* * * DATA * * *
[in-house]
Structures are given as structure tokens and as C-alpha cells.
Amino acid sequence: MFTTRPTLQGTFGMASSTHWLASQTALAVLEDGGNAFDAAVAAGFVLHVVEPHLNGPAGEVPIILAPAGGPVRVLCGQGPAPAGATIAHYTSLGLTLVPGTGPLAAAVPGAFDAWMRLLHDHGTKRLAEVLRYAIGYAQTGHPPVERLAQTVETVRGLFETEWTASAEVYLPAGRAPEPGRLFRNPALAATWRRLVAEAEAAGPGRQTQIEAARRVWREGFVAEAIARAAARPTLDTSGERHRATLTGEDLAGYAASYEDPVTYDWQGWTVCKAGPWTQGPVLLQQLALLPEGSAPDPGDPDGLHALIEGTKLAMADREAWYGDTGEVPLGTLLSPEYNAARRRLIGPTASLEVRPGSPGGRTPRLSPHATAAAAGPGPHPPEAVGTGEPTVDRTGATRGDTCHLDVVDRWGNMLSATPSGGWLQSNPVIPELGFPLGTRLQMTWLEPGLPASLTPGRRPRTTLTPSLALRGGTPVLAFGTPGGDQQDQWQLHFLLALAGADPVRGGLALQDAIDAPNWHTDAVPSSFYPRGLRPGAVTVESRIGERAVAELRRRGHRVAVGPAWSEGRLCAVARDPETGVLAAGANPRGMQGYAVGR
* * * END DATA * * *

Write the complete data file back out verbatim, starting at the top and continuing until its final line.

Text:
[in-house]
Structures are given as structure tokens and as C-alpha cells.
Amino acid sequence: MFTTRPTLQGTFGMASSTHWLASQTALAVLEDGGNAFDAAVAAGFVLHVVEPHLNGPAGEVPIILAPAGGPVRVLCGQGPAPAGATIAHYTSLGLTLVPGTGPLAAAVPGAFDAWMRLLHDHGTKRLAEVLRYAIGYAQTGHPPVERLAQTVETVRGLFETEWTASAEVYLPAGRAPEPGRLFRNPALAATWRRLVAEAEAAGPGRQTQIEAARRVWREGFVAEAIARAAARPTLDTSGERHRATLTGEDLAGYAASYEDPVTYDWQGWTVCKAGPWTQGPVLLQQLALLPEGSAPDPGDPDGLHALIEGTKLAMADREAWYGDTGEVPLGTLLSPEYNAARRRLIGPTASLEVRPGSPGGRTPRLSPHATAAAAGPGPHPPEAVGTGEPTVDRTGATRGDTCHLDVVDRWGNMLSATPSGGWLQSNPVIPELGFPLGTRLQMTWLEPGLPASLTPGRRPRTTLTPSLALRGGTPVLAFGTPGGDQQDQWQLHFLLALAGADPVRGGLALQDAIDAPNWHTDAVPSSFYPRGLRPGAVTVESRIGERAVAELRRRGHRVAVGPAWSEGRLCAVARDPETGVLAAGANPRGMQGYAVGR